Most of us have a general idea of what a healthy, well-balanced meal looks like. The ratio of ½ vegetables, ¼ lean protein, and ¼ healthy grains on your plate comes to mind. But as we celebrate National Nutrition Month, we also want to take an international look at well-balanced meals. Here’s a peek into what’s considered healthy around the world.
Being an island nation, it’s natural for fresh fish to be a big part of a healthy diet in Japan. Hundreds of years ago, people in Japan mostly ate fish and vegetables. And while there are more meat options available now, it’s no surprise that fish tops the list as it is full of protein and omega-3s. Along with fish or other proteins, Japanese people also eat meals that are balanced by carbohydrates, vegetables, and fruit.
In Israel, a healthy meal has vegetables, whole grains, fish, and very little red meat or poultry. While meals are typically low in fat, they do have healthy fats from olives, nuts, and avocados. There is also a variety of spices that not only add complex flavor but also offer different health benefits.
This nation is famous for their food, so it’s easy to immediately think of rich and indulgent foods. But France keeps meals healthy by centering their diet around quality ingredients and fresh produce while avoiding processed and fast foods. Portion sizes also tend to be more conservative.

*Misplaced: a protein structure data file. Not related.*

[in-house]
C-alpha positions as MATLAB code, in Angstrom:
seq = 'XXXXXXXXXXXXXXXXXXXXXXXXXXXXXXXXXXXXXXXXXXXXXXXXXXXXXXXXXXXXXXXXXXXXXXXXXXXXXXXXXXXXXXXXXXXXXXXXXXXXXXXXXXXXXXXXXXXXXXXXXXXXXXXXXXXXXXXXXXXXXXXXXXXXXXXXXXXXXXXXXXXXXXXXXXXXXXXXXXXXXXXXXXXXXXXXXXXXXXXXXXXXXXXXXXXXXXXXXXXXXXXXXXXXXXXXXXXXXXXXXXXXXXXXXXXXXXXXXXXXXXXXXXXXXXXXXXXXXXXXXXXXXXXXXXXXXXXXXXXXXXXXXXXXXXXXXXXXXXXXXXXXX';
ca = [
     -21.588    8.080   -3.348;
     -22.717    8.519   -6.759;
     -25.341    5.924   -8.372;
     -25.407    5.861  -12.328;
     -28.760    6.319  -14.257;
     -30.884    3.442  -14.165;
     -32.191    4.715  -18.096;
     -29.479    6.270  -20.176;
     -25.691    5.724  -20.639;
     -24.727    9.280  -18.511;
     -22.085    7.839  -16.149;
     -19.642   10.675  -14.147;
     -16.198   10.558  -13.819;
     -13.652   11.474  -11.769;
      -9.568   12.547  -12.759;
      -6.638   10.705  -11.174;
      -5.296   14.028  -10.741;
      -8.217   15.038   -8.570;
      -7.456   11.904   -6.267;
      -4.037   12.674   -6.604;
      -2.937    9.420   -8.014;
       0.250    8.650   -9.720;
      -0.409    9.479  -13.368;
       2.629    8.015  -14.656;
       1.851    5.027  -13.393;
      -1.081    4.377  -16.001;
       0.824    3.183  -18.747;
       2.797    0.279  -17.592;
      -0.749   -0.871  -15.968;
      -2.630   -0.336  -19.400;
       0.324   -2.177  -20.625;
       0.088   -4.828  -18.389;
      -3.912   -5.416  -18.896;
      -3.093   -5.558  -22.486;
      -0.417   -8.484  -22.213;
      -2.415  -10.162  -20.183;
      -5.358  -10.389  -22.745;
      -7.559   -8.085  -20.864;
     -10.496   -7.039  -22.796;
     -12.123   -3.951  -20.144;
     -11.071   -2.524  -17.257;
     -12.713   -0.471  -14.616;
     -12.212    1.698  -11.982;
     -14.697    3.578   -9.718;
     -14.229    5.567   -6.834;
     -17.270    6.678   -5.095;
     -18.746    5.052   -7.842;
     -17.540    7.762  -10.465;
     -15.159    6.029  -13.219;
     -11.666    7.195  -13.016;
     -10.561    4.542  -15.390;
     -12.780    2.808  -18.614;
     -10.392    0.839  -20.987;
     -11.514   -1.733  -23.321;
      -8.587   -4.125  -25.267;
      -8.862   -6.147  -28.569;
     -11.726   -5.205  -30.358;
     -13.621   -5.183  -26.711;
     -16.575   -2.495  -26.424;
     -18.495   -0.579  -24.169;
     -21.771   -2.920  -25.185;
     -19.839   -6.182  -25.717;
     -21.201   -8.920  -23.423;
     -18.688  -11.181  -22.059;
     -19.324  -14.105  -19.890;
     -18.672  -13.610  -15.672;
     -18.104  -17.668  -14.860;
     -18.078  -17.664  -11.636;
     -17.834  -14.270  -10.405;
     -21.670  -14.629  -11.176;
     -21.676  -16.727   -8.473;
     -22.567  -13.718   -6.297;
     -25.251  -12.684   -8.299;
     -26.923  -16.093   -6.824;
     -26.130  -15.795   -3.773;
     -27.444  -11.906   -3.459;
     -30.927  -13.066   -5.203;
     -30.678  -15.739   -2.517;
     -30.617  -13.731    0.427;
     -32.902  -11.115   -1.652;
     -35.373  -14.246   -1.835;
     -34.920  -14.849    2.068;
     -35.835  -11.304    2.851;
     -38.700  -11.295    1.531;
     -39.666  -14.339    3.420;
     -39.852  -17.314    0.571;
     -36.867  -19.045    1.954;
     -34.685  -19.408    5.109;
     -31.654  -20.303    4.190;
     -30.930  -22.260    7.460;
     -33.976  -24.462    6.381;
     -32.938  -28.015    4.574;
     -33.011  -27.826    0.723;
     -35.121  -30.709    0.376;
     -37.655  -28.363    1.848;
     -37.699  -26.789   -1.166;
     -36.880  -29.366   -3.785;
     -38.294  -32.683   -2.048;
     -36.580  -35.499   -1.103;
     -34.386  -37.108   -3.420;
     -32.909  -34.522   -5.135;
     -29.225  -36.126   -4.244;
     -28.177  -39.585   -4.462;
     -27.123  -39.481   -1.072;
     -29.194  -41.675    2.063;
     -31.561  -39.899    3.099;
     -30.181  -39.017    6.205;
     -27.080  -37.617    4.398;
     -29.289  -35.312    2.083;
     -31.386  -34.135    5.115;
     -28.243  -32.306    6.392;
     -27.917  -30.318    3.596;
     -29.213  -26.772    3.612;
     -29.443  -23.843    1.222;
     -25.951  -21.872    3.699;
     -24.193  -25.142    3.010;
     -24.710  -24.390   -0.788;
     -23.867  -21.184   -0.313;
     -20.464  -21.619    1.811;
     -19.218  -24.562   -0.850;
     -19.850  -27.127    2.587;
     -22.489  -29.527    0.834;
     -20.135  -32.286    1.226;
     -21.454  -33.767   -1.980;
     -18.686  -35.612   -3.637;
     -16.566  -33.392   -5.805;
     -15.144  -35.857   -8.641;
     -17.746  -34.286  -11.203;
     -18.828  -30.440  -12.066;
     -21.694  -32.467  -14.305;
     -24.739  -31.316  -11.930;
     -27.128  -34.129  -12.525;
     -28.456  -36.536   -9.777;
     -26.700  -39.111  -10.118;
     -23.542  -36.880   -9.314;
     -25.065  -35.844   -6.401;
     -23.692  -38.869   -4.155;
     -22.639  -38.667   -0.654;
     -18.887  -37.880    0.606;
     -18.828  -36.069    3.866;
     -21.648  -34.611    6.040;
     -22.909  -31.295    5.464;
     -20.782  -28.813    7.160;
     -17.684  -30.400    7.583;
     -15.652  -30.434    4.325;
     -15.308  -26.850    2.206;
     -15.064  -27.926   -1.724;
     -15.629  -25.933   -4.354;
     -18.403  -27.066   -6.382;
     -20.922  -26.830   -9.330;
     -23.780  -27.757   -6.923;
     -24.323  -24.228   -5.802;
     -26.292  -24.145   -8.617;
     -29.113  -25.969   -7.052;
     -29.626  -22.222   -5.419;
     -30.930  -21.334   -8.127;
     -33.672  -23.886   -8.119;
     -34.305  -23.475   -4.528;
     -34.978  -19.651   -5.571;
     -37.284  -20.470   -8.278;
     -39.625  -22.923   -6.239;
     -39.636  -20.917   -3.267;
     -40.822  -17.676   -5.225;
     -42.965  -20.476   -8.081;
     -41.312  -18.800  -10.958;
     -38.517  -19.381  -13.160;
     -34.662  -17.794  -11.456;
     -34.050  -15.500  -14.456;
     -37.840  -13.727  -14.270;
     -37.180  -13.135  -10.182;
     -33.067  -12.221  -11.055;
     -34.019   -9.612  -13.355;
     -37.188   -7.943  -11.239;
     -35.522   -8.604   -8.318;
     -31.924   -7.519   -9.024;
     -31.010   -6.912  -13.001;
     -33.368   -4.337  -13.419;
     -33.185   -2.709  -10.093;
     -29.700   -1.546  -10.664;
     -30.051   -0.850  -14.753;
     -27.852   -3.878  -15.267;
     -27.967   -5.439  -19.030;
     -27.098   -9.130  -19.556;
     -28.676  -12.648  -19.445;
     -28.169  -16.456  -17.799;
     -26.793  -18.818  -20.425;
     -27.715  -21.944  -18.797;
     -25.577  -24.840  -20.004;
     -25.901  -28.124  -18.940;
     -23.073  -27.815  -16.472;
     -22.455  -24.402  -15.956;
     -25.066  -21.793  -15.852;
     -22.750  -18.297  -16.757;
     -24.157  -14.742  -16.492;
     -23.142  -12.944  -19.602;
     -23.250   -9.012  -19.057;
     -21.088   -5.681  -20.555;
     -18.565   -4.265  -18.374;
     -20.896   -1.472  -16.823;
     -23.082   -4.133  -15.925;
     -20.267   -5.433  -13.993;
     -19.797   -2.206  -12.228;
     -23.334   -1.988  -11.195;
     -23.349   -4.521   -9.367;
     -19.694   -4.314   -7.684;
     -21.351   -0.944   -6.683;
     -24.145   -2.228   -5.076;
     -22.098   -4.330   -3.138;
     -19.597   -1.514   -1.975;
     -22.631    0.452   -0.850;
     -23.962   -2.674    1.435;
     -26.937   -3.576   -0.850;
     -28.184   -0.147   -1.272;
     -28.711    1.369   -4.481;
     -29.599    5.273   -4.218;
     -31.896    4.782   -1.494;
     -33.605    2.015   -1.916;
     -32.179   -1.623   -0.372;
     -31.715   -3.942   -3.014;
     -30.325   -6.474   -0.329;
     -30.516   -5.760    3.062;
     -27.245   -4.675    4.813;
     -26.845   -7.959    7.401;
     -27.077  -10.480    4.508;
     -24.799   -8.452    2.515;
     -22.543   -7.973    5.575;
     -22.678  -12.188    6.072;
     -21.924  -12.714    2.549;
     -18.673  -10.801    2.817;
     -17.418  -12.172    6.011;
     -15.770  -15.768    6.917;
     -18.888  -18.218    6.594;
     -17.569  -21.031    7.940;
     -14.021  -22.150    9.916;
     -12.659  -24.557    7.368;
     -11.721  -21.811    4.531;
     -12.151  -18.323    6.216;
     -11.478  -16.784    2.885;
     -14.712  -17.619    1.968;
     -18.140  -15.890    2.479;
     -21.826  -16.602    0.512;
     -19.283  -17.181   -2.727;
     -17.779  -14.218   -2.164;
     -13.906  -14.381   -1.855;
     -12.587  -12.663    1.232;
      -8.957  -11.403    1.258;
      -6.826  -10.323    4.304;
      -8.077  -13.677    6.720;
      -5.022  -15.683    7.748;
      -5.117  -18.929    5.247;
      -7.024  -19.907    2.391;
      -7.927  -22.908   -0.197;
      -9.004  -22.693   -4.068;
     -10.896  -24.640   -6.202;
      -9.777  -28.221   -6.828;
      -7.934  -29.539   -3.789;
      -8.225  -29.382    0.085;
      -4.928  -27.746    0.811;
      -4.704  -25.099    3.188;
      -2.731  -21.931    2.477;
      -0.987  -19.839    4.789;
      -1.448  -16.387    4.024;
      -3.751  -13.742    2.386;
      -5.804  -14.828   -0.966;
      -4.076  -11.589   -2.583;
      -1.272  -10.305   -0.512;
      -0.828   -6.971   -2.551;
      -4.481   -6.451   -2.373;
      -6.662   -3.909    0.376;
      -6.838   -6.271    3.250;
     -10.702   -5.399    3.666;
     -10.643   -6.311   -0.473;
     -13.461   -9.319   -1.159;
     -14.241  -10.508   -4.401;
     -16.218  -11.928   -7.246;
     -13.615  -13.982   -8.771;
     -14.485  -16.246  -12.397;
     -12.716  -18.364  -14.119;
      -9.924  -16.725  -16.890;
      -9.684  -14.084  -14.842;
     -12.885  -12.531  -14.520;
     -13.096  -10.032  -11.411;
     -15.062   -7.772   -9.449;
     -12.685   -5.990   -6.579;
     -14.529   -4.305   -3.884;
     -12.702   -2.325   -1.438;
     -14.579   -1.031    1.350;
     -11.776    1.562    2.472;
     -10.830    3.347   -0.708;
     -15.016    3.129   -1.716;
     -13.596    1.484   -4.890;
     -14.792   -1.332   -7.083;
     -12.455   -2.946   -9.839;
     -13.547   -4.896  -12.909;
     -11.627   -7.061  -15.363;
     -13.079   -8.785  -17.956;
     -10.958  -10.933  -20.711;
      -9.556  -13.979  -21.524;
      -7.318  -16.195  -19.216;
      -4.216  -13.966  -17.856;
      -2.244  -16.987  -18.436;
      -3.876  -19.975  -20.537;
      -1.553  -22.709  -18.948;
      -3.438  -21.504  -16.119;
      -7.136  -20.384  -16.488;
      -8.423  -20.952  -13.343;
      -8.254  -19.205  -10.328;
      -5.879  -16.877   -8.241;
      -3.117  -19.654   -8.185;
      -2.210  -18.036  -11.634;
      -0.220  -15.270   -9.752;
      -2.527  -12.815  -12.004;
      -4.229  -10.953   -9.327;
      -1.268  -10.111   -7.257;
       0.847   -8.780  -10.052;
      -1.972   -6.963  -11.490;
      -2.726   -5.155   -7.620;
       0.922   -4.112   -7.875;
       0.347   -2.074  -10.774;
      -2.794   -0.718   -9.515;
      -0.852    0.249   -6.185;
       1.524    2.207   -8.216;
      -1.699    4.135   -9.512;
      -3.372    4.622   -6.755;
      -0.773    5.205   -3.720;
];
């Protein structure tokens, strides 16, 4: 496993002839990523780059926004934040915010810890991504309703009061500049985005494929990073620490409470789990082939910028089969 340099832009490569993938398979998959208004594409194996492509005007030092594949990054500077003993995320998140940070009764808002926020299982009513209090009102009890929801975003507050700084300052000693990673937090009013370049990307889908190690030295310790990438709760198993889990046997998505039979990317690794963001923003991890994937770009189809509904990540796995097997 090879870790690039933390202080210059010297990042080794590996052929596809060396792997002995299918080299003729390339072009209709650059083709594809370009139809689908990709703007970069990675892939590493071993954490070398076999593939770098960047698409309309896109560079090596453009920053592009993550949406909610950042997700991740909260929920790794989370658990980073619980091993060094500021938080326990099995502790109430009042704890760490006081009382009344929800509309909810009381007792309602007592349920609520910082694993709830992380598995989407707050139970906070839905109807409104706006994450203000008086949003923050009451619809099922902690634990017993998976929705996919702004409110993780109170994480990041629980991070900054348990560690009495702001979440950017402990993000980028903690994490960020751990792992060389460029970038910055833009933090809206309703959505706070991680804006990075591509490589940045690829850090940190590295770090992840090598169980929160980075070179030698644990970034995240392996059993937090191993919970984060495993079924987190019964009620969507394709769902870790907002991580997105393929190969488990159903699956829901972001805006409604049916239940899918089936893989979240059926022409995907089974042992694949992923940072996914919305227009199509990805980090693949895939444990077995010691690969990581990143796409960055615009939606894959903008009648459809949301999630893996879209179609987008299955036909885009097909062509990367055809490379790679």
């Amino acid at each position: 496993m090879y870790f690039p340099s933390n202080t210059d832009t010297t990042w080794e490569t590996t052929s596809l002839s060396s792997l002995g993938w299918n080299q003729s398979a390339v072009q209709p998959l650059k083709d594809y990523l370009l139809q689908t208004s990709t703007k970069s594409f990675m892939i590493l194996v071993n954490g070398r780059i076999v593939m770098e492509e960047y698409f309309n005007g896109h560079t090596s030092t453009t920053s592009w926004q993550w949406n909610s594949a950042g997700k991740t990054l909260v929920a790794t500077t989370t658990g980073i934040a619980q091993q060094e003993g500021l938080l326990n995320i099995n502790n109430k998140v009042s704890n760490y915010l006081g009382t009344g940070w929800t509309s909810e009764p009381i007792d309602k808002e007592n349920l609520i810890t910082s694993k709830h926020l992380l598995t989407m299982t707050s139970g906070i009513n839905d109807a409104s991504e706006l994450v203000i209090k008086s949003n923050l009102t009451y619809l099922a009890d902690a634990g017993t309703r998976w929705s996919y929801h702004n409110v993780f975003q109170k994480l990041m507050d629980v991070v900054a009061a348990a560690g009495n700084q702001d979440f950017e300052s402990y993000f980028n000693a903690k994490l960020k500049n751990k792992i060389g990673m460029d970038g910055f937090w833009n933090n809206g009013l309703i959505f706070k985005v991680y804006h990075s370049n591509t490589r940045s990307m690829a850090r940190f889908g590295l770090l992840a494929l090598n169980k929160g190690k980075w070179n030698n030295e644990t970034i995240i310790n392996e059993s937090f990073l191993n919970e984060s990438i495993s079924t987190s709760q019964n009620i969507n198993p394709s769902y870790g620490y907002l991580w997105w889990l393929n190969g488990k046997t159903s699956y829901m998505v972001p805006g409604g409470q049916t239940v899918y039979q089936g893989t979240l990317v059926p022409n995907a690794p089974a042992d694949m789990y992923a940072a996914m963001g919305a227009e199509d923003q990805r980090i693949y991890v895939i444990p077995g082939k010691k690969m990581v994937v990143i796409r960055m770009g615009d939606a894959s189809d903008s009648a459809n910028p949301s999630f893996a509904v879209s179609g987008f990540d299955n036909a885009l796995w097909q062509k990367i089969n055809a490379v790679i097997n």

A typical well-balanced meal in India would have millet flatbread, vegetables, and curry. There are many different curries available, but most are made with beans, vegetables, and a variety of spices with different health benefits. And when it comes to meats and oils, they make up a small part of the meal and are consumed moderately.
While there are typically less fruit and vegetable options than other countries, Sweden enjoys local and seasonal product that can be grown in colder climates. Along with greens, Swedish people eat a lot of fatty fish, quality meats, root vegetables, and whole grains. This selection helps keep meals low in carbs and high in healthy fats.
Locally grown ingredients like papayas, yams, black beans, and acai berries fill a healthy plate in Brazil. But what might surprise you is the simplicity (and popularity) of Brazil’s nutritional guidelines. These guidelines encourage the people of Brazil to eat local & natural foods and to avoid processed foods. Oils, fats, salts, and sugar is recommended to be consumed in moderate amounts. The guidelines even touch upon how quiet and comfortable places can encourage mindful eating and decrease overeating.
What does your healthy plate look like?
We hope that you can take inspiration from these various countries and continue to eat well-balanced meals.